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Feature: Muladhara First Chakra 'Being grounded in the root of life'

Feature: Muladhara First Chakra 'Being grounded in the root of life'

Special Feature
Being Grounded
The root of life
MOST of us know when we are not grounded when we suffer through the all-familiar feelings of nervousness, anxiety, being quick tempered and reactive.
We might find ourselves easily upset, dreamy, flighty or prone to getting things way out of proportion; all typical aspects of the human condition you could say.
Groundedness is felt when we are energetically in contact with our body and we feel relaxed, solid and fully present.
This state of increased awareness may be realised with an attentive internalising of breath and being in the body which automatically connects us to the Earth. Feeling rooted to the earth frees us of compulsion and keeps life vibrant and sustainable.
Lets explore what it means to be grounded.
Walk barefoot in nature
When was the last time that you felt the earth’s texture under your bare feet?
Indeed the earth Herself gently grounds us when we spread our unencumbered feet mindfully upon her natural surfaces.
The earth’s own pharmacopoeia of plants and their oils can also provide us with much assistance to achieve the grounded state.
We become grounded just by being near them in their chosen habitat and experiencing their beauty and inherent value as living parts of the larger organism we call earth.
Simply noticing that they are there, each expressing their individual personalities and energies, cultivates awareness and connection to their healing presence.
As we root ourselves into the gentle, tender and healing Mother earth we draw up the steady fruitful growth of our spiritual nature; rising up to transform our life.

Forget not that the earth delights to feel your bare feet and the winds long to play with your hair
- Khalil Gibran

Cultivating our connection with the Earth
Paying attention to how we place our foot on the earth tells a lot about how grounded and balanced we are in our everyday movement, and how much ease and alignment we can flow through our posture.
If the foot transmits a sketchy, unstable relationship to the ground; this can result in compression that is transferred to different parts of our muscular-skeletal system creating future sources of pain and discomfort.
This physical connection, or ‘rootedness’ with the earth and nature is manifested through our ability to meet our most basic survival issues of safety and security.
To stand solidly on our own two feet, is foundational to our innate resourceful and trusting nature that determines how safe and nurtured we feel. The arches of the foot are like little bridges that not only provide support but also help activate the various muscles right up the body; affecting how much ease and grace is conveyed in our movements.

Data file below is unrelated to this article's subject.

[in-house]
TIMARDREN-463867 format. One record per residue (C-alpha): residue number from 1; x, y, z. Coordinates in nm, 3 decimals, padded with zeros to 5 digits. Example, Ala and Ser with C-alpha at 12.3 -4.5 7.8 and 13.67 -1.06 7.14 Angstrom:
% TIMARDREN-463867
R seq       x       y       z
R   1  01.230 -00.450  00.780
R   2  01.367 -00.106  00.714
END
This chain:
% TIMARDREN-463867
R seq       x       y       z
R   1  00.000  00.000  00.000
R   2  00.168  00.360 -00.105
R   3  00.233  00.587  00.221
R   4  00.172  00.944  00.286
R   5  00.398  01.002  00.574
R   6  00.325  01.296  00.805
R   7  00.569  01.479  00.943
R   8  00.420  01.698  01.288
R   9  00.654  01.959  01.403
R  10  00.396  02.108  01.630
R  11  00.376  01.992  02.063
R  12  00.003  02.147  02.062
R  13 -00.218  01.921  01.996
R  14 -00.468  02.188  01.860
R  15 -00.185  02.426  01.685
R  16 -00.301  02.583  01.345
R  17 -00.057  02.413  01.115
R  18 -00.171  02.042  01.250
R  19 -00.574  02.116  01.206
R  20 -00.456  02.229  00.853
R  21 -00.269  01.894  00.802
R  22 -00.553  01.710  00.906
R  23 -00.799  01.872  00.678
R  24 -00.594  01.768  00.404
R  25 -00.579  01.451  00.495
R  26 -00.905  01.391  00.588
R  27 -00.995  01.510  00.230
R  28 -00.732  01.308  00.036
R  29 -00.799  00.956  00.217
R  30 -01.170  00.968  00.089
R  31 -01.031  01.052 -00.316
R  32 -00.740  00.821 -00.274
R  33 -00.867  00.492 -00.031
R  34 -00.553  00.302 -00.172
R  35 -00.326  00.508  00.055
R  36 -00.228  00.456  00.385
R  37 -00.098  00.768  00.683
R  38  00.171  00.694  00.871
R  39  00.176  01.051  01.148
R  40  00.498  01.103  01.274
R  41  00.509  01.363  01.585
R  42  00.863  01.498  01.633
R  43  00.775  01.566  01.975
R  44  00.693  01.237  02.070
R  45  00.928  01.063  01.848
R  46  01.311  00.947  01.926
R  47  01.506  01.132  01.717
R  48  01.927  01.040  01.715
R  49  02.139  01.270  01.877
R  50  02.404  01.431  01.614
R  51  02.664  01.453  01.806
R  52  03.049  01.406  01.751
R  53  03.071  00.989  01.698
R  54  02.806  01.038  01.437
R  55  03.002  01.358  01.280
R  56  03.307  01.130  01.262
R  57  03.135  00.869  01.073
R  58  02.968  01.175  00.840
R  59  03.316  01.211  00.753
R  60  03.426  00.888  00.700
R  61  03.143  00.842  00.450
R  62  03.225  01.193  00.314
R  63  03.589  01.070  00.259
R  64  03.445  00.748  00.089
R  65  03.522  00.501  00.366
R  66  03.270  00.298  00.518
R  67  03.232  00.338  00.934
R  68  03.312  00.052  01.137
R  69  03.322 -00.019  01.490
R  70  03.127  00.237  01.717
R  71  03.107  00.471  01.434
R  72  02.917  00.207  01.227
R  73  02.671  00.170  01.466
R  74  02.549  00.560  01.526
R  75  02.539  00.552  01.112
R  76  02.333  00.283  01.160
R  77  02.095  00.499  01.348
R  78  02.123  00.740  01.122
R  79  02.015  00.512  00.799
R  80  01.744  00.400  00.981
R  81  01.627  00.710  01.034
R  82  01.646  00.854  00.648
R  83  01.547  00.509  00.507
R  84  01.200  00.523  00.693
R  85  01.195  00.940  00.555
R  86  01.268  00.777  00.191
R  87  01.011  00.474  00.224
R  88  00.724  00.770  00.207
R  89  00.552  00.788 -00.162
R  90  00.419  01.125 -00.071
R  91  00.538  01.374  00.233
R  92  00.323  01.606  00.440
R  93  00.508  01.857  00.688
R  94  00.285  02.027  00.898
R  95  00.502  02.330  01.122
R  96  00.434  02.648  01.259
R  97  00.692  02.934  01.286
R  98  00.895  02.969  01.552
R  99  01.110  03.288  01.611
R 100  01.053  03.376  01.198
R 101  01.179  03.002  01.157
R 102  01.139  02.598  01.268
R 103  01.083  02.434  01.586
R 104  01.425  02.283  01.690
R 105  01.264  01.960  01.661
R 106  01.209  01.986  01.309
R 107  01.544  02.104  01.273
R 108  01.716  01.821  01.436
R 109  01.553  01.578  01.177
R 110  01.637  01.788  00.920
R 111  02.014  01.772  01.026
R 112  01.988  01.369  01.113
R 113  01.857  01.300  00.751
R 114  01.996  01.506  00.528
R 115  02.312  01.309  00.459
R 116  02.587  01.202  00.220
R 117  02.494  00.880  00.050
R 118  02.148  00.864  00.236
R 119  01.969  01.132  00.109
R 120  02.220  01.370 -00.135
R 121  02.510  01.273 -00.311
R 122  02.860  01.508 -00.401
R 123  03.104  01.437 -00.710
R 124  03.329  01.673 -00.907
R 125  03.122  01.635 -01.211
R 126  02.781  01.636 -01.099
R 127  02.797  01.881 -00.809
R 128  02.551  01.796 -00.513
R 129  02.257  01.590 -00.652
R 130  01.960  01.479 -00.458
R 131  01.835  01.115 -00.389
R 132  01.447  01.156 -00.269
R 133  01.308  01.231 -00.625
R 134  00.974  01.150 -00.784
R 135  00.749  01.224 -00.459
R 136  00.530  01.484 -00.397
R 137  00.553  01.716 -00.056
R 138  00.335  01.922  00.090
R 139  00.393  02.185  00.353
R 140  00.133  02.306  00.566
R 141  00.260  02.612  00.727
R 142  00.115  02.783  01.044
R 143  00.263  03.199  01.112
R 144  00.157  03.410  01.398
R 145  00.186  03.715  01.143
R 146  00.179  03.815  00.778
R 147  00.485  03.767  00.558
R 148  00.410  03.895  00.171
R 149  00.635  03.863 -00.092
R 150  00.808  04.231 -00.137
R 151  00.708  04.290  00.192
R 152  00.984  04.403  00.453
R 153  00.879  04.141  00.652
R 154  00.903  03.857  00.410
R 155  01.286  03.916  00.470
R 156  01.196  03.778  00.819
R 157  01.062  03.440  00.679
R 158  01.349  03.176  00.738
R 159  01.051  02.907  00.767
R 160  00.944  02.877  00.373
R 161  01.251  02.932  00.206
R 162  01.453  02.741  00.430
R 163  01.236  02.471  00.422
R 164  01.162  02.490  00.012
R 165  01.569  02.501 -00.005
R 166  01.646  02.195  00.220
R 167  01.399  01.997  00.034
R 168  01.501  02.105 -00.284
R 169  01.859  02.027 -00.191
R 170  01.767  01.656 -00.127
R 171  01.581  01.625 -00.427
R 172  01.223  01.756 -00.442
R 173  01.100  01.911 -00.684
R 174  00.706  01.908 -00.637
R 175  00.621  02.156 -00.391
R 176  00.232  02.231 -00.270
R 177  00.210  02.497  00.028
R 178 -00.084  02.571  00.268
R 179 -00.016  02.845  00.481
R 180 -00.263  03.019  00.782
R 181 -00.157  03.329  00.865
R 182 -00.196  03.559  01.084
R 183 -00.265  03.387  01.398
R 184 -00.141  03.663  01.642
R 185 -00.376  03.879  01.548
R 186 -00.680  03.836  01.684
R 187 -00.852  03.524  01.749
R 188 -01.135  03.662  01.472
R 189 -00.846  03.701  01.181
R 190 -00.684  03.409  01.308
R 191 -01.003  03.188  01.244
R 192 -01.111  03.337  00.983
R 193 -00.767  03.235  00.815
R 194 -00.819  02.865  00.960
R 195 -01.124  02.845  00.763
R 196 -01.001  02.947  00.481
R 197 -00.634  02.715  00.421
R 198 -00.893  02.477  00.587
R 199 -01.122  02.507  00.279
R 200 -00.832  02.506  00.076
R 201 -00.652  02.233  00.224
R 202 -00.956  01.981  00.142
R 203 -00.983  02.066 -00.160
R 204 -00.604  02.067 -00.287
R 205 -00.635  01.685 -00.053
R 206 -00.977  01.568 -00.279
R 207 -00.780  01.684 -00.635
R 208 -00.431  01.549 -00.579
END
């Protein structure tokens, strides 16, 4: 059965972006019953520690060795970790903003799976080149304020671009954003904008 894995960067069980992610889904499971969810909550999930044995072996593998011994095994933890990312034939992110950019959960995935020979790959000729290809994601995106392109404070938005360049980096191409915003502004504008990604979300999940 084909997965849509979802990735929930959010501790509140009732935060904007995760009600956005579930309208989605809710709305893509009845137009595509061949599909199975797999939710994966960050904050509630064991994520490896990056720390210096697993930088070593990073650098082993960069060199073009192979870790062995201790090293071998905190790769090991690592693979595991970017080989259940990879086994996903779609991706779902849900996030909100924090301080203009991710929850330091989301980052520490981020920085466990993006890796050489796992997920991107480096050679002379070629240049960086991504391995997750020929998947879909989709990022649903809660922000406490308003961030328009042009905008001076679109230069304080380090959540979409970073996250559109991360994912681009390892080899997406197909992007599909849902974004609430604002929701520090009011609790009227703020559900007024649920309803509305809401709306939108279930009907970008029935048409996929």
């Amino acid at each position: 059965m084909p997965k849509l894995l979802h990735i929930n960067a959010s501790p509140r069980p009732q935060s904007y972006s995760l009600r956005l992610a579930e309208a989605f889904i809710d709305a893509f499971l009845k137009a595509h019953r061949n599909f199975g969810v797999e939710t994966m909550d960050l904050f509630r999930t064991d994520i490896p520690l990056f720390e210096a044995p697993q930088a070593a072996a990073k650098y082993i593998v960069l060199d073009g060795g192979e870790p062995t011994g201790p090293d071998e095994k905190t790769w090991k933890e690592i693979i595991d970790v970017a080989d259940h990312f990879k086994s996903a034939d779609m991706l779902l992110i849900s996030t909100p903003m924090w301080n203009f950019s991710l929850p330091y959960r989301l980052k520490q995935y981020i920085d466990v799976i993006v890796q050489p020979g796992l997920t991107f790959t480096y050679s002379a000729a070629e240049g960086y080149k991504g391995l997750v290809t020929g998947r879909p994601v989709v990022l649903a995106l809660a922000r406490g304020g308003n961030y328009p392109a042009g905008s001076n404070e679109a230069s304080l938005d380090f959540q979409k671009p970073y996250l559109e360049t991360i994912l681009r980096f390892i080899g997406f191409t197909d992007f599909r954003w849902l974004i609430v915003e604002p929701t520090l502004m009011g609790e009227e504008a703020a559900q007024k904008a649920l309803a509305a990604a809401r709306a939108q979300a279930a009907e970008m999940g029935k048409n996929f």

What does being grounded feel like?
It feels like a rock you can depend on, a tree going down your back and into the earth. It feels like a foundation for your personal power. It feels like a place you can always rely on. It feels like trust.

Yielding to the earth in a strong, receptive way
 A deep-rooted and effortless connection to the earth, when the plumb or upright line of our bones yields to gravity, means we are free of discomfort or strain because no extraneous muscular activity need occur and less metabolic energy is expended.
We experience intrinsic alignment when the parts of our body that touch the ground effectively become our structural base of support, which allows a sequential and clear flow of energy through the body.
We will recognise this native human state by the strength and ease we feel, because actively yielding to the earth creates a rebounding force away from the earth, elongating the body upwards into space, bringing a sense of buoyancy and levity.
The grounded areas of the body provide support for the exposed parts in space to release and our breathing becomes less restricted.
The human plant
The standing poses of yoga provide excellent encouragement for grounding, especially when we focus the powers of visualisation to experience the invisible roots that connect us to the earth, extending down to the earth’s core on a deep exhale and on the inhale drawing energy up through the feet, legs, spine and crown.
In effect, the body becomes a conveyer for the natural flow of prana or vital energy that animates the entire planet and we feel an interconnection with the matrix of life.
When we expand our consciousness to include the substratum upon which life is built, we tap into universal spiritual consciousness - Source - and discover there is so much beyond our own small self-absorption.

 The Earthly mother and I are one. She gives the food of Life to my whole body.
- The Essene Tree of Life

Plants exemplify being grounded
Plants consummately exemplify ease and grace in their relationship with the earth. We might learn a lot from them and realise that we are not hugely dissimilar with our own instinctual impulses that propel us to root down and respectively aspire upwards to the light to flourish as living organisms.
Generally, leaves and stems grow upward, toward light sources, while roots grow downward, anchoring the plant body. Unlike we of the animal kingdom, plants do not have nervous systems or sensory organs: eyes, ears, or a vestibular system, plants somehow seem to “know” which way is up.